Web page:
U.S. Department of Agriculture: Agricultural Research Service, Lincoln, Nebraska


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Published in Journal of Andrology (July-August 1983) 4(4): 233–239.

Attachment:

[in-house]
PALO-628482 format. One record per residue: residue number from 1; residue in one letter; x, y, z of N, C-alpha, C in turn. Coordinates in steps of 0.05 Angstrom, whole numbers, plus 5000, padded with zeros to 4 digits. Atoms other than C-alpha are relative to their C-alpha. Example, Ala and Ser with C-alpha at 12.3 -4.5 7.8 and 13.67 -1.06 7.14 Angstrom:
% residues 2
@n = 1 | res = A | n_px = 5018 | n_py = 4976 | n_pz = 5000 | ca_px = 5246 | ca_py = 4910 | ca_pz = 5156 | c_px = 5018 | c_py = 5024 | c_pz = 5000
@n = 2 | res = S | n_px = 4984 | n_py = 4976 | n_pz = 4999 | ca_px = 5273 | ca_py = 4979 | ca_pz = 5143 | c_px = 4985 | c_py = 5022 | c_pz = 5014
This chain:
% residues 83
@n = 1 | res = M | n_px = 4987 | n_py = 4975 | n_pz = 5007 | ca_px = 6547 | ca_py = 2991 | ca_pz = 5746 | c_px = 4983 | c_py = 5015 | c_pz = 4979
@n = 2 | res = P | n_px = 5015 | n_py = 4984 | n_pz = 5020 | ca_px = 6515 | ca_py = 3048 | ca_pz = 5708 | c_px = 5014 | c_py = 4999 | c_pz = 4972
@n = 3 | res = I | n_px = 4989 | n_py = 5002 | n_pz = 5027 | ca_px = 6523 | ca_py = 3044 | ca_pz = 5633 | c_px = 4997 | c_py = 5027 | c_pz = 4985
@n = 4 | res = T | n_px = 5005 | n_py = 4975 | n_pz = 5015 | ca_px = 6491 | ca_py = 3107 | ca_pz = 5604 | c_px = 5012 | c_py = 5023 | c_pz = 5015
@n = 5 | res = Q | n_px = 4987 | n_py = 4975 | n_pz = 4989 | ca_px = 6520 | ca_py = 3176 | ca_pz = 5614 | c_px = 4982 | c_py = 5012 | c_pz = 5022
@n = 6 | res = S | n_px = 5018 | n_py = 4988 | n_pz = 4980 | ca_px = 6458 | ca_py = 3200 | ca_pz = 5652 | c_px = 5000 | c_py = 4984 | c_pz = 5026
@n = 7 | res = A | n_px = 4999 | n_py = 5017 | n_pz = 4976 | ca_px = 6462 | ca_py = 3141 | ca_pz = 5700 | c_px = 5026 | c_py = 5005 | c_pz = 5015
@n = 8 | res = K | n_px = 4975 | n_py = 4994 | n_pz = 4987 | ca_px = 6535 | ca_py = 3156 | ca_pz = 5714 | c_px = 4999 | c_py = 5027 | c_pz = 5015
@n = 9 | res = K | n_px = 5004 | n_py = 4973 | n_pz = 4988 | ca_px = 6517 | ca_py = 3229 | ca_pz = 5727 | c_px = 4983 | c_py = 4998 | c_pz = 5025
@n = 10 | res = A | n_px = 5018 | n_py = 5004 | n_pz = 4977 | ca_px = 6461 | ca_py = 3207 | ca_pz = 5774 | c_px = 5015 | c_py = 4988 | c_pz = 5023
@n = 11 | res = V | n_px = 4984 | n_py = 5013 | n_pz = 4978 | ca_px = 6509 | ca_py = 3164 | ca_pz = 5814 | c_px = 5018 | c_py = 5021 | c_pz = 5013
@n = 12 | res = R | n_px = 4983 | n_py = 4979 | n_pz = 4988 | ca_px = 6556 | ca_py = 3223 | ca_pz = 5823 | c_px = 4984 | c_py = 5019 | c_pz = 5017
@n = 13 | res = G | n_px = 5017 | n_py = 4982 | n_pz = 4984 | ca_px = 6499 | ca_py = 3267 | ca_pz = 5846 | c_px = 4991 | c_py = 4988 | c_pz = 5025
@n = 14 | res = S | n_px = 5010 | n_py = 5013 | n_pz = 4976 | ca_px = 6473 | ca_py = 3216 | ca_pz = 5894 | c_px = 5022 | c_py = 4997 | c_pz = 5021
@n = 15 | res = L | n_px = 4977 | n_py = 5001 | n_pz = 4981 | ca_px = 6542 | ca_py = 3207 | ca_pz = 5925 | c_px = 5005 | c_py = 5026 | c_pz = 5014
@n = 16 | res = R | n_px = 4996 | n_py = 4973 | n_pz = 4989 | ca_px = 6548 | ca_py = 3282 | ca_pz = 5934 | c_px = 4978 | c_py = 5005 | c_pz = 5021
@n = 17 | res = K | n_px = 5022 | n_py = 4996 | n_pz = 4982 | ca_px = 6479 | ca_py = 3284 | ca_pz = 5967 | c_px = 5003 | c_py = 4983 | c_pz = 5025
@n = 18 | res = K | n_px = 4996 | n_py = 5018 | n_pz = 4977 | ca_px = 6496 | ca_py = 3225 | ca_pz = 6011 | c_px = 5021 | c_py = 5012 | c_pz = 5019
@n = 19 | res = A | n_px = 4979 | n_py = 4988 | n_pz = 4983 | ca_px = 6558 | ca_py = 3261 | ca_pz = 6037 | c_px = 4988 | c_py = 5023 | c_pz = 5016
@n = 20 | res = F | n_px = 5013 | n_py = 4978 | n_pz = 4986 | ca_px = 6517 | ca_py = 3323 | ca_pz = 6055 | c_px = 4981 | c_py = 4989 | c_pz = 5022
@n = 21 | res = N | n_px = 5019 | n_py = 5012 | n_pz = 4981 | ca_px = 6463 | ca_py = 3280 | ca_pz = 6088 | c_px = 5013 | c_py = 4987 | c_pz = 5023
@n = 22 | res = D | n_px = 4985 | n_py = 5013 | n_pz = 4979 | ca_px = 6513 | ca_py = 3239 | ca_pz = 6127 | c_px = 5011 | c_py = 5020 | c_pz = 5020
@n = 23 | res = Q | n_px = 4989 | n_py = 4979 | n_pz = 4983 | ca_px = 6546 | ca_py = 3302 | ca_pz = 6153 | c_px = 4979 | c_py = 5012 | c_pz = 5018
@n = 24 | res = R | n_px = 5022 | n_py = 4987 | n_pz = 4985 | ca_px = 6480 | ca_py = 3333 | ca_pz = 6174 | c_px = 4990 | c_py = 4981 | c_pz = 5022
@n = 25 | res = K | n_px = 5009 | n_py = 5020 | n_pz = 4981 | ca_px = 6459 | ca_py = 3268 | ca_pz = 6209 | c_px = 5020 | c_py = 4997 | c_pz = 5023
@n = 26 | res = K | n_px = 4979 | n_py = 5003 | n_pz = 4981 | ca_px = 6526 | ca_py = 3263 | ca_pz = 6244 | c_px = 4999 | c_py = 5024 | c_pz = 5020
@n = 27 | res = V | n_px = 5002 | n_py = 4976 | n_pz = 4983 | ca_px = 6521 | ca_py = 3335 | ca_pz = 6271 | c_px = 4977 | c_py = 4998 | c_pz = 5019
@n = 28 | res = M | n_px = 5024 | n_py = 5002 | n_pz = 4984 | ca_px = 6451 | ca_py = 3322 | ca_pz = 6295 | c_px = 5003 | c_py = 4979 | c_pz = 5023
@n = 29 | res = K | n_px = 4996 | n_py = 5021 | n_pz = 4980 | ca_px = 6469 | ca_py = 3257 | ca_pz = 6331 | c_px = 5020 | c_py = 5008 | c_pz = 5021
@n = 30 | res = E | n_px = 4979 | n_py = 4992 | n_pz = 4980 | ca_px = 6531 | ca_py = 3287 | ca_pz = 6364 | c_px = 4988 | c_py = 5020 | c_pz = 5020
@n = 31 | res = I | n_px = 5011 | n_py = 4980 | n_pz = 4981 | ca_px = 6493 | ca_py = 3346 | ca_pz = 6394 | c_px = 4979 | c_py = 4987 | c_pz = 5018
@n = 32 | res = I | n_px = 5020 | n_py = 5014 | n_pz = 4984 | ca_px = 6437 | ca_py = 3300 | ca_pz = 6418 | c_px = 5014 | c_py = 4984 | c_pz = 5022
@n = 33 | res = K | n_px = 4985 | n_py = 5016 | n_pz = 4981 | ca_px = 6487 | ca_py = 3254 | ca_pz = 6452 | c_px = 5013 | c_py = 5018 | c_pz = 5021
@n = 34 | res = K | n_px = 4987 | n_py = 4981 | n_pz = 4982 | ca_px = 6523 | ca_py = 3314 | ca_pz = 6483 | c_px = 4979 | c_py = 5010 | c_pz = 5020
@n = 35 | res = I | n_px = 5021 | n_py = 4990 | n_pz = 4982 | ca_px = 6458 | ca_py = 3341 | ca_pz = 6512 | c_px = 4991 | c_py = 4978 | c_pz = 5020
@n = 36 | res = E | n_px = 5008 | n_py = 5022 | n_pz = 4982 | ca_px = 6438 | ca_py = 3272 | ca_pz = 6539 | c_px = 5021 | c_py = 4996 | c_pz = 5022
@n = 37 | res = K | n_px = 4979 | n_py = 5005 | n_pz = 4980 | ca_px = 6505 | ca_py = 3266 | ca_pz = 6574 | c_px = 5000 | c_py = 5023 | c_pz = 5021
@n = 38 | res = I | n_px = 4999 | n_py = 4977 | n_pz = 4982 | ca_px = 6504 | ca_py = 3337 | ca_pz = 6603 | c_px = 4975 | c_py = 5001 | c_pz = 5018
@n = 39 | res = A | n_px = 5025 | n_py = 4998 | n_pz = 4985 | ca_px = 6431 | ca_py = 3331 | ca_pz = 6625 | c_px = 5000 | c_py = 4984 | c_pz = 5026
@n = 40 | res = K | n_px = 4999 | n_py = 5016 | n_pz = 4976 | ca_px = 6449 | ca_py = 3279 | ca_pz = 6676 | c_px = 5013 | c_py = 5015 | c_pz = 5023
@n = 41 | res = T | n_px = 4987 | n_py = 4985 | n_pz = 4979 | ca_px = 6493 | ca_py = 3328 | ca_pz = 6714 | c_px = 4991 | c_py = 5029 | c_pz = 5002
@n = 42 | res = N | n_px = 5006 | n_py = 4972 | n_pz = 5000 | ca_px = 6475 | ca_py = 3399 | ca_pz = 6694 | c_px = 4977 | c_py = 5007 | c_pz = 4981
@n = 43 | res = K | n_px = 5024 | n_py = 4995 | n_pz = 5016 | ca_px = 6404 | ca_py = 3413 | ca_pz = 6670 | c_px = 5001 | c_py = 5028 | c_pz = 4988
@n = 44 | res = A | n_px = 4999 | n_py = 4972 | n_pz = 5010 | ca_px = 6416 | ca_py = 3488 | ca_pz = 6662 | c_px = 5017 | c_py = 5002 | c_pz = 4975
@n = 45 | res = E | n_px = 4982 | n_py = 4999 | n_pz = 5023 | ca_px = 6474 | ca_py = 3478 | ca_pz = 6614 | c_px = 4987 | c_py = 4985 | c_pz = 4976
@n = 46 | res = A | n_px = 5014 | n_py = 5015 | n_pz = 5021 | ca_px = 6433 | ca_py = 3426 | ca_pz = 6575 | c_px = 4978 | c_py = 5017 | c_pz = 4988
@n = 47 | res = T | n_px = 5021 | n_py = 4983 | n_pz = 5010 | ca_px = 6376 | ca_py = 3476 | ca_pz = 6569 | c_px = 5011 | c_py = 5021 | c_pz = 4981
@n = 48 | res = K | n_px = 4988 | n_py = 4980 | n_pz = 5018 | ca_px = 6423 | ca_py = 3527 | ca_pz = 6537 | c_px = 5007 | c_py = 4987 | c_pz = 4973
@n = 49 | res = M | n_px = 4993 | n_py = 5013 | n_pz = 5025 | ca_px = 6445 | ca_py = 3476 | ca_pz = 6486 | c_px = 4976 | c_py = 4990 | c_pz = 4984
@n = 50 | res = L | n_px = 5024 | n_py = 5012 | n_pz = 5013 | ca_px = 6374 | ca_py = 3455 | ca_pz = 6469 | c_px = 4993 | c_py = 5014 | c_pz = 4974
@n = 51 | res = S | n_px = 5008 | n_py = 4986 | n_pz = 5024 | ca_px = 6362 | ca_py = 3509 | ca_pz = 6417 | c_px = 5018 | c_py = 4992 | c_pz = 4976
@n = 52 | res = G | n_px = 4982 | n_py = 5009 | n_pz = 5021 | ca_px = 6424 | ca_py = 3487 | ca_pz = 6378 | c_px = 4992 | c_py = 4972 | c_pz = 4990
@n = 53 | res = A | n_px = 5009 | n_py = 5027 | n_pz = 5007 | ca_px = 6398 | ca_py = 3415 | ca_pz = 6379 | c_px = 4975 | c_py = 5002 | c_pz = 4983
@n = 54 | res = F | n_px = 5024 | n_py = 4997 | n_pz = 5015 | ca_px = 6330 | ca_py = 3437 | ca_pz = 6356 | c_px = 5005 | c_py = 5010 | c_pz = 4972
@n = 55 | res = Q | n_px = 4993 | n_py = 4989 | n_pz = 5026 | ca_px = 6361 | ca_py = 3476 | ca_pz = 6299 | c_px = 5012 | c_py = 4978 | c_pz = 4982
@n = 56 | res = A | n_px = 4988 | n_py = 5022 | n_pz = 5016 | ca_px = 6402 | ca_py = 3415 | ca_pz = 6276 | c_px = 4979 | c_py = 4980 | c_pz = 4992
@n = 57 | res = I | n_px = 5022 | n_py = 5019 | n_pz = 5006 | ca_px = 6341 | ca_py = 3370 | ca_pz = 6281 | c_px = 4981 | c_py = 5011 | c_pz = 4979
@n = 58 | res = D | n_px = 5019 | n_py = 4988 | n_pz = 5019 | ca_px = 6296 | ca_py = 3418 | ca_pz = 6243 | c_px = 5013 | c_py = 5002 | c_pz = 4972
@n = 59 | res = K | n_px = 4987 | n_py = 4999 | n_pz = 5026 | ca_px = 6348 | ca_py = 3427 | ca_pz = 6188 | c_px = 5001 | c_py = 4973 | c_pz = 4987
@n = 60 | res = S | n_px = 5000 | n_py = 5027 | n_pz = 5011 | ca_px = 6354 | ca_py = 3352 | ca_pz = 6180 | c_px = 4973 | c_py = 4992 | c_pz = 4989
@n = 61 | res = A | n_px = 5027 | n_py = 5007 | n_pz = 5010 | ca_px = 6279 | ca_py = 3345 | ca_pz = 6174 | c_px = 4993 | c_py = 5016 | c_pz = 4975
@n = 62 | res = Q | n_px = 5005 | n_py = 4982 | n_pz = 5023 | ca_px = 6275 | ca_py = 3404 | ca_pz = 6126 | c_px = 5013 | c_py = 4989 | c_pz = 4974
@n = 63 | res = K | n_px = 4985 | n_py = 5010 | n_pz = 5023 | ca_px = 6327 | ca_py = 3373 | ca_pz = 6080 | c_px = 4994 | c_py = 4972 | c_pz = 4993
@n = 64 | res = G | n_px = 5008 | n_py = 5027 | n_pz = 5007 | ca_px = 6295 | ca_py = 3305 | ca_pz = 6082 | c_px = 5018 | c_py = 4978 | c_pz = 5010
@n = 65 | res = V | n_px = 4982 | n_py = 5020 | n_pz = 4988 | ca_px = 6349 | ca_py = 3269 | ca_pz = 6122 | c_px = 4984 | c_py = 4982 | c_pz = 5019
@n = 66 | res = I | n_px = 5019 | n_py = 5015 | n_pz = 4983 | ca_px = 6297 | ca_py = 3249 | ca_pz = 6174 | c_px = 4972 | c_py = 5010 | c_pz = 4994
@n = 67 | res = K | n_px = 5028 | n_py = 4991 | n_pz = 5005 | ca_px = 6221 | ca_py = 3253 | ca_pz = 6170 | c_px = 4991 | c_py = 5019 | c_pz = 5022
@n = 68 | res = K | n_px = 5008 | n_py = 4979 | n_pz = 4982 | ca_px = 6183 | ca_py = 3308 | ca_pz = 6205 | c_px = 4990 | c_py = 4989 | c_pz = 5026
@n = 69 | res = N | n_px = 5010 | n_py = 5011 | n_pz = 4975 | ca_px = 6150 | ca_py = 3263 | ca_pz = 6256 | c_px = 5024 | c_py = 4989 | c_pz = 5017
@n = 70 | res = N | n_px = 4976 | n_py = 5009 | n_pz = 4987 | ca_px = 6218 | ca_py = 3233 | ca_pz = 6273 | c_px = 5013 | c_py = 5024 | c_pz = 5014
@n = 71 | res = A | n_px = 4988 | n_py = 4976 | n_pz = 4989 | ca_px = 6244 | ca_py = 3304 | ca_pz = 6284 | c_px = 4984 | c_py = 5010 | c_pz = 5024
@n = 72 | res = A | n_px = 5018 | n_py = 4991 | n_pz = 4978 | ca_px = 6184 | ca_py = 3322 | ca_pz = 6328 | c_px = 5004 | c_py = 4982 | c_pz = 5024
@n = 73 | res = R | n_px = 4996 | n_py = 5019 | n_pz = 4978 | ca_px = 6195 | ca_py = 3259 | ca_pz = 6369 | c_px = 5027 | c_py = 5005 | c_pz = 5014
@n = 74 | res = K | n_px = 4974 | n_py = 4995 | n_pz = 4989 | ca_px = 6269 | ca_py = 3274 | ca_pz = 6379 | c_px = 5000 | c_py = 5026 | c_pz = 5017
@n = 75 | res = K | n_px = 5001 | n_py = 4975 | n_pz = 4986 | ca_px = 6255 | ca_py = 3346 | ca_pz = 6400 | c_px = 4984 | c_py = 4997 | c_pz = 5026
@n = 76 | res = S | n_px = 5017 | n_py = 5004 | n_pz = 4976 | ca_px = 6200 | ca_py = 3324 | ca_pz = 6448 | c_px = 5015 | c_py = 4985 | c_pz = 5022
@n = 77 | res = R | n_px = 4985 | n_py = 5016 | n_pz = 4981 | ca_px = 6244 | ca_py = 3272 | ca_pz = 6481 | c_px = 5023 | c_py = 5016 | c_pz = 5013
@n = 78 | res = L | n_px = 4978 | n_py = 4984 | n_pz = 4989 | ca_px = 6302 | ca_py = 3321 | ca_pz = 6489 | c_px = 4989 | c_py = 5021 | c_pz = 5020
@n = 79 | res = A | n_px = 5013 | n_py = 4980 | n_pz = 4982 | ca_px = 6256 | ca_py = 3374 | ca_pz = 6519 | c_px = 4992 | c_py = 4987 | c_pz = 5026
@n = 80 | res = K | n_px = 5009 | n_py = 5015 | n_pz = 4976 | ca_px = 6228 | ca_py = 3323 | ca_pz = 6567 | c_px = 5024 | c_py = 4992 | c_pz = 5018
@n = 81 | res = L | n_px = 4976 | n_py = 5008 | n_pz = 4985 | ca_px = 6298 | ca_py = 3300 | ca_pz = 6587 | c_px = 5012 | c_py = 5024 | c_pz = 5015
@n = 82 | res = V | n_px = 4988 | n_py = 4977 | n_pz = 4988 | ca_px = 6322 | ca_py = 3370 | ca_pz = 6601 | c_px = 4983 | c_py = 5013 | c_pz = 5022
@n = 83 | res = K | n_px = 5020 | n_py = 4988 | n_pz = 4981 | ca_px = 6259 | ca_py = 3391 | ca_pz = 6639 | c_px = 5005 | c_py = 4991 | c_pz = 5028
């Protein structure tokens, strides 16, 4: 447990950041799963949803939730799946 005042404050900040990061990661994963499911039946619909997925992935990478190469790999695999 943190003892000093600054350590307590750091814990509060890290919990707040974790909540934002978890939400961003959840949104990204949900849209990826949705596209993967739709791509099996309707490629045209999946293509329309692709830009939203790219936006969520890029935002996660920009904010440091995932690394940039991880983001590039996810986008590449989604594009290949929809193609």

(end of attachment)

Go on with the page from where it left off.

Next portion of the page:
Five intact male mongrel dogs, characterized by an episodic secretory pattern of LH and normal serum testosterone concentrations, were actively immunized against LHRH by subcutaneous injections of 200 g of a LHRH-human serum albumin conjugate at 0, 4, and 8 weeks. After 12 weeks, two dogs having the highest antibody titers to LHRH (25% and 51% binding of I-LHRH in serum diluted 1:1000 B/Bo) had low to nondetectable serum concentrations of LH and testosterone, whereas serum FSH concentrations were significantly reduced in only one of these dogs. Immunocytochemical techniques showed that the pituitaries of these same two dogs had smaller and fewer LH immunoreactive gonadotropes than did the pituitaries of another three immunized-nonaffected dogs or of the five nonimmunized control dogs. The two LHRH-immunized dogs characterized by hypogonadotropism also had reduced testis (4.0 and 4.0 g) and prostate (2.1 and 1.7 g) weights when compared to control dogs (testis: 12.1 ± 1.0 g and prostate: 9.2 ± 1.9 g). LHRH antibody titers in three immunized dogs were demonstrable (8.1, 9.8, and 14.2% B/Bo), but effects on LH, FSH, and testosterone concentrations, pituitary gonadotropes, and reproductive tissue weights were not apparent. The similarity in hormonal and tissue responses observed between dogs effectively immunized against LHRH and men with isolated gonadotropin deficiency suggests that the LHRH-immunized dog may provide a suitable experimental model for the study of patients with isolated gonadotropin deficiency.